[Episcopal News Service] A Boston-area art gallery has hung an exhibit of the plein-air paintings of Sr. Marjorie Raphael, SSM.
Sr. Marjorie was one of three Boston-based Sisters of St. Margaret nuns living in the Couvent Sainte Marguerite, adjacent to the Holy Trinity Cathedral in Port-au-Prince when it was destroyed by a magnitude-7 earthquake on Jan. 12, 2010.
She came to Haiti after growing up on Long Island and on a farm near West Saugerties, New York, in the Catskills. She graduated from Barnard College and apprenticed with Philadelphia mural painter Violet Oakley (1874-1961) before entering the convent.
All told, Sr. Marjorie served for 34 years in Haiti with a 15 year break when she did administrative work in Boston. Her work in Haiti included the 1962 founding Foyer Notre Dame, a home for elderly people who are alone or whose families cannot care for them.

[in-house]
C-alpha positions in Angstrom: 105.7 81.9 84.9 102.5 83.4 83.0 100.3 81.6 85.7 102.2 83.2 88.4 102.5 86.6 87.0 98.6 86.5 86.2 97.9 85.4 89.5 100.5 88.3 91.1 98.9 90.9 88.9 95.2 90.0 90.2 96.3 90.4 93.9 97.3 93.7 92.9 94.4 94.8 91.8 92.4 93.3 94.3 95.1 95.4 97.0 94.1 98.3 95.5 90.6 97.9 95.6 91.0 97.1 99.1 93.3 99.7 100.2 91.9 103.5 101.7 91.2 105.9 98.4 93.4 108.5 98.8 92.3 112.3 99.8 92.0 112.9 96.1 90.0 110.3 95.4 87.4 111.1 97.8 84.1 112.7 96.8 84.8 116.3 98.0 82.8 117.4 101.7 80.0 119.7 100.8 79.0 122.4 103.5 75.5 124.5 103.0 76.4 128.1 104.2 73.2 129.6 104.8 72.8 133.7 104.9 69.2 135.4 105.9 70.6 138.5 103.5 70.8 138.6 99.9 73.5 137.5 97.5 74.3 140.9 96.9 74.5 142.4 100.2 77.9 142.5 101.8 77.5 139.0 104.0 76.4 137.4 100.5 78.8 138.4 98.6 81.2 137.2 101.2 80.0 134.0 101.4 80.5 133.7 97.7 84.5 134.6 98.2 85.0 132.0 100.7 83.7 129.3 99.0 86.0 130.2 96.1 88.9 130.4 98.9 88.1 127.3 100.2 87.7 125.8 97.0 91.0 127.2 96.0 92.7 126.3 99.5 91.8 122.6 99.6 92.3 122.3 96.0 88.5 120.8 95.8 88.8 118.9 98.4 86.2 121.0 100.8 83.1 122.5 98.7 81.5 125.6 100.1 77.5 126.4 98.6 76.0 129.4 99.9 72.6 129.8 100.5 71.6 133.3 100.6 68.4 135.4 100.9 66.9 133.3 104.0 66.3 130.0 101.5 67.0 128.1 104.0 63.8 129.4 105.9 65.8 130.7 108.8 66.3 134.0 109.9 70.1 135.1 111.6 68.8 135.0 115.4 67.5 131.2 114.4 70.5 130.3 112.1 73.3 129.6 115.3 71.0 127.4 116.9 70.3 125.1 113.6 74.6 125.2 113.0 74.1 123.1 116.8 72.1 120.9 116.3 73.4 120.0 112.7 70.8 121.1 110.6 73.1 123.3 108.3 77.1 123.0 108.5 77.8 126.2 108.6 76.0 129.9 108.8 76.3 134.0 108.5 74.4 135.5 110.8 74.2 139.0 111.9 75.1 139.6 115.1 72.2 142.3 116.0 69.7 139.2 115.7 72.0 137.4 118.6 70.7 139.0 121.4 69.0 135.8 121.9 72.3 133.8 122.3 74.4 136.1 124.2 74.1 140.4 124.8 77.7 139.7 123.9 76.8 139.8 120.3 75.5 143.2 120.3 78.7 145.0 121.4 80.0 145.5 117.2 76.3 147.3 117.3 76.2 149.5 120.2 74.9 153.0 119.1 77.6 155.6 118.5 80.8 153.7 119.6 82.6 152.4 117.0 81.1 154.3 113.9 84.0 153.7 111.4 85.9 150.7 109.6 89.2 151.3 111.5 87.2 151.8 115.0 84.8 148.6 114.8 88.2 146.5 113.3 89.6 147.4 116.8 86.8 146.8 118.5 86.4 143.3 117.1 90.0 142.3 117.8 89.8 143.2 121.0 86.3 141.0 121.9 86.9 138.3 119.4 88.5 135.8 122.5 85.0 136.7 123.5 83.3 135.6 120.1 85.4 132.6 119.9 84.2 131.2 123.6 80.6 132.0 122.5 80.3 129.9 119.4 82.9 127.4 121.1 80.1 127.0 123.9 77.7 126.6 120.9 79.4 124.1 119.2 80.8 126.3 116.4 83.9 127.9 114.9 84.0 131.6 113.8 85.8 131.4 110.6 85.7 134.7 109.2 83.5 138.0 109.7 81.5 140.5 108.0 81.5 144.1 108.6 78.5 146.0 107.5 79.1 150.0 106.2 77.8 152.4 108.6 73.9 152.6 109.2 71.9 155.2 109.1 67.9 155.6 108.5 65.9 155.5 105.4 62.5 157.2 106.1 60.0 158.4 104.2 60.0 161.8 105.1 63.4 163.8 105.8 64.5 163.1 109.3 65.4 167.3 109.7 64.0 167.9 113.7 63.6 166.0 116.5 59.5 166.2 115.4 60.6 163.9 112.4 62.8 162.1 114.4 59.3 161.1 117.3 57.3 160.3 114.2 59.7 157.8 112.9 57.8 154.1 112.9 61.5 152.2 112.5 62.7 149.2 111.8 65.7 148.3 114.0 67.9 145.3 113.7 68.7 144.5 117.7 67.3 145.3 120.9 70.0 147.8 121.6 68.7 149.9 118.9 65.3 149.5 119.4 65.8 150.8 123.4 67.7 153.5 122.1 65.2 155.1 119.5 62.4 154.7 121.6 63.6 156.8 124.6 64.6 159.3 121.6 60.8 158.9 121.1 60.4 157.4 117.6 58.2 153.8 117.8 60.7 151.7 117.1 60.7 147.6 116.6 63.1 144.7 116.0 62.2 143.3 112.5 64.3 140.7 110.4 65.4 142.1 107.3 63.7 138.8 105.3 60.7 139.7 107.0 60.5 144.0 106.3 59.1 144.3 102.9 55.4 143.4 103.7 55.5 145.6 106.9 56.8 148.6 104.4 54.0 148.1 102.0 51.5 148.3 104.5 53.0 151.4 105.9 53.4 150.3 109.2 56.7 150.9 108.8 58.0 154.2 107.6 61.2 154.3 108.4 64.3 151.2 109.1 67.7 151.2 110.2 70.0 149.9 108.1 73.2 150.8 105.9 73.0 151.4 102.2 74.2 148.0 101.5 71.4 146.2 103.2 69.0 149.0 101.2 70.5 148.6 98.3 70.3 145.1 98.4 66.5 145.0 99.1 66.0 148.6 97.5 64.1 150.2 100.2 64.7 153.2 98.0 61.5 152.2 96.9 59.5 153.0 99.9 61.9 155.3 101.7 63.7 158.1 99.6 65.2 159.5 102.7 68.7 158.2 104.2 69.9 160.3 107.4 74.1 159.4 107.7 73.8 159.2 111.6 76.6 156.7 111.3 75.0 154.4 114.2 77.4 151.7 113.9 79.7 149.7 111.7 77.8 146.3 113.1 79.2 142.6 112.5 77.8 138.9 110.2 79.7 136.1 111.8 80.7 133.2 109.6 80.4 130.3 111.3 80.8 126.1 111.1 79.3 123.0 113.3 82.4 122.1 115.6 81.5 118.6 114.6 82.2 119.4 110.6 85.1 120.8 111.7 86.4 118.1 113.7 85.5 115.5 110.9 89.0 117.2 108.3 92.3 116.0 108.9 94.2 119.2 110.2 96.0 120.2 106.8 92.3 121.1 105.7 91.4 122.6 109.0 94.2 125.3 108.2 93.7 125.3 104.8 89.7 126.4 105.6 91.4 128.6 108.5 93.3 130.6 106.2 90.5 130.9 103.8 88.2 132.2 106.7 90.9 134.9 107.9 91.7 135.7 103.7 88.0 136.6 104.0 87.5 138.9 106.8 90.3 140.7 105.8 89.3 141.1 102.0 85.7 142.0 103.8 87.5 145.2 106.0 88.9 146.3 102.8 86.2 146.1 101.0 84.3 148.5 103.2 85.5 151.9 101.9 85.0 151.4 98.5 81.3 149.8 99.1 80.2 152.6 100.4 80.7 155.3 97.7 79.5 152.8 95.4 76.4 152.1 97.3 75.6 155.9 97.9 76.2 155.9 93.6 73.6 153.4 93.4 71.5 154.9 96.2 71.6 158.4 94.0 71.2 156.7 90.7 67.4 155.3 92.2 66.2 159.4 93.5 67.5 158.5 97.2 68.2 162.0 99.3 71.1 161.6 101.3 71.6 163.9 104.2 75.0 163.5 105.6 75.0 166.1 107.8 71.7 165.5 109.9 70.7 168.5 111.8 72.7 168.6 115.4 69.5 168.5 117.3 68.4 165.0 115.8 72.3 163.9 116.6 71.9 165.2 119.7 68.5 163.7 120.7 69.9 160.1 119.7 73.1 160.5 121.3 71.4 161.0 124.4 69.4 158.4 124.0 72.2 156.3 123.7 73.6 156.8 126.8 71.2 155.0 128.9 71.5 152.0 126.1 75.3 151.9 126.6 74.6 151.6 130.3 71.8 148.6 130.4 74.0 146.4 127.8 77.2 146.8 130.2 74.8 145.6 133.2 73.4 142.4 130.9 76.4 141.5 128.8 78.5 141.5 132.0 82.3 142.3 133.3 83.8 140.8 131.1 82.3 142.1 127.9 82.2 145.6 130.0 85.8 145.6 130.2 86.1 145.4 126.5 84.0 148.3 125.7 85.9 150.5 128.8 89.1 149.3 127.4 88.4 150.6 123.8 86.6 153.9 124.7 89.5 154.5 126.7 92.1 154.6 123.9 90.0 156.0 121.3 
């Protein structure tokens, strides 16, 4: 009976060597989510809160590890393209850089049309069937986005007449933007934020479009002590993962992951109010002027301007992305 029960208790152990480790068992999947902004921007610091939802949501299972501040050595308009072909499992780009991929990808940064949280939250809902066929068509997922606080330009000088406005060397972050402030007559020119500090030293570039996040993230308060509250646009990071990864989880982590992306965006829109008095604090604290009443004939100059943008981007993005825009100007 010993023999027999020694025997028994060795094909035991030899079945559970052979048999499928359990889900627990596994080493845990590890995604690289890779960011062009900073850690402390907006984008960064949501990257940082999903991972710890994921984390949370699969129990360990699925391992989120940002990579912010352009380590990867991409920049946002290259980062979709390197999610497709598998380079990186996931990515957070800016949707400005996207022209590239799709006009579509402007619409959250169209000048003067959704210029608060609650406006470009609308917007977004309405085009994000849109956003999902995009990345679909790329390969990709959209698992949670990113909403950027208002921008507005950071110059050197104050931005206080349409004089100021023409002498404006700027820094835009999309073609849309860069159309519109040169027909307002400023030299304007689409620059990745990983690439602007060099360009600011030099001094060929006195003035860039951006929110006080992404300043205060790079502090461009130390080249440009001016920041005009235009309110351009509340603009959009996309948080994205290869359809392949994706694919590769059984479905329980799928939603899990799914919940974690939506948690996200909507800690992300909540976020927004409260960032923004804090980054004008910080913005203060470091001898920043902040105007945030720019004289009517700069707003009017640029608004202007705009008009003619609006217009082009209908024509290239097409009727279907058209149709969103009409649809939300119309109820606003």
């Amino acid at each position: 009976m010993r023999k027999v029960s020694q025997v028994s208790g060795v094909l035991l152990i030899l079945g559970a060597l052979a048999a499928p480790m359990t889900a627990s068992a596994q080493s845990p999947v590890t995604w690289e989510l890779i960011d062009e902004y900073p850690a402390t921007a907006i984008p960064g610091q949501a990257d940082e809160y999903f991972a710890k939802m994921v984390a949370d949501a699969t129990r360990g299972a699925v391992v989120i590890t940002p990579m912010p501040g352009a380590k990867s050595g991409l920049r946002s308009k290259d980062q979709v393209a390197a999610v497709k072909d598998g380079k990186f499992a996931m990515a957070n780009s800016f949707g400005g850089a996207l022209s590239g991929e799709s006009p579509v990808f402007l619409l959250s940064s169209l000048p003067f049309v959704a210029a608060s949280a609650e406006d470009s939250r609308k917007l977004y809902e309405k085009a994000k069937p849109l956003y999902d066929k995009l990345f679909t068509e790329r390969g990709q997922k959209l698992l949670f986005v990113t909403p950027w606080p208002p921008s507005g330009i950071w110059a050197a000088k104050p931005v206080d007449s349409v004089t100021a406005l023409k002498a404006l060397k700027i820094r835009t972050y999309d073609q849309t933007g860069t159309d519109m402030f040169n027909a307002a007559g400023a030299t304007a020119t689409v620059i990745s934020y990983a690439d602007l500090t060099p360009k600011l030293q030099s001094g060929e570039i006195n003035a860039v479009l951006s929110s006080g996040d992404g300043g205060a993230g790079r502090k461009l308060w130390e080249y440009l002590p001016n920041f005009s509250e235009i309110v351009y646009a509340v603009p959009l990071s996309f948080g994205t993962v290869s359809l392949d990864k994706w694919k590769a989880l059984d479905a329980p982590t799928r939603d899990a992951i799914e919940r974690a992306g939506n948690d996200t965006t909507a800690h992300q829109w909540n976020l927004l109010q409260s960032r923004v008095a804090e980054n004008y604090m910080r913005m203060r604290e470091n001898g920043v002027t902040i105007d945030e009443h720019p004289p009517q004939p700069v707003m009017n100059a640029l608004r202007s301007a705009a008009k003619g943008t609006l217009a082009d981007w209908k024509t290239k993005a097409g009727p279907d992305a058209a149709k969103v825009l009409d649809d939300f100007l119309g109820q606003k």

She stayed in Haiti for a time after the quake but later returned to live in the Boston convent. Foyer Notre Dame continues to operate in one of its two buildings that survived the quake. Work continues on efforts to rebuild Couvent Sainte Marguerite in Port-au-Prince. An update on the order’s entire ministry in Haiti is here.
The Helen Bumpus Gallery in Duxbury, Massachusetts, is hosting the exhibit and will have a reception for Sr. Marjorie on Jan. 21. More information about the exhibit and her painting is here.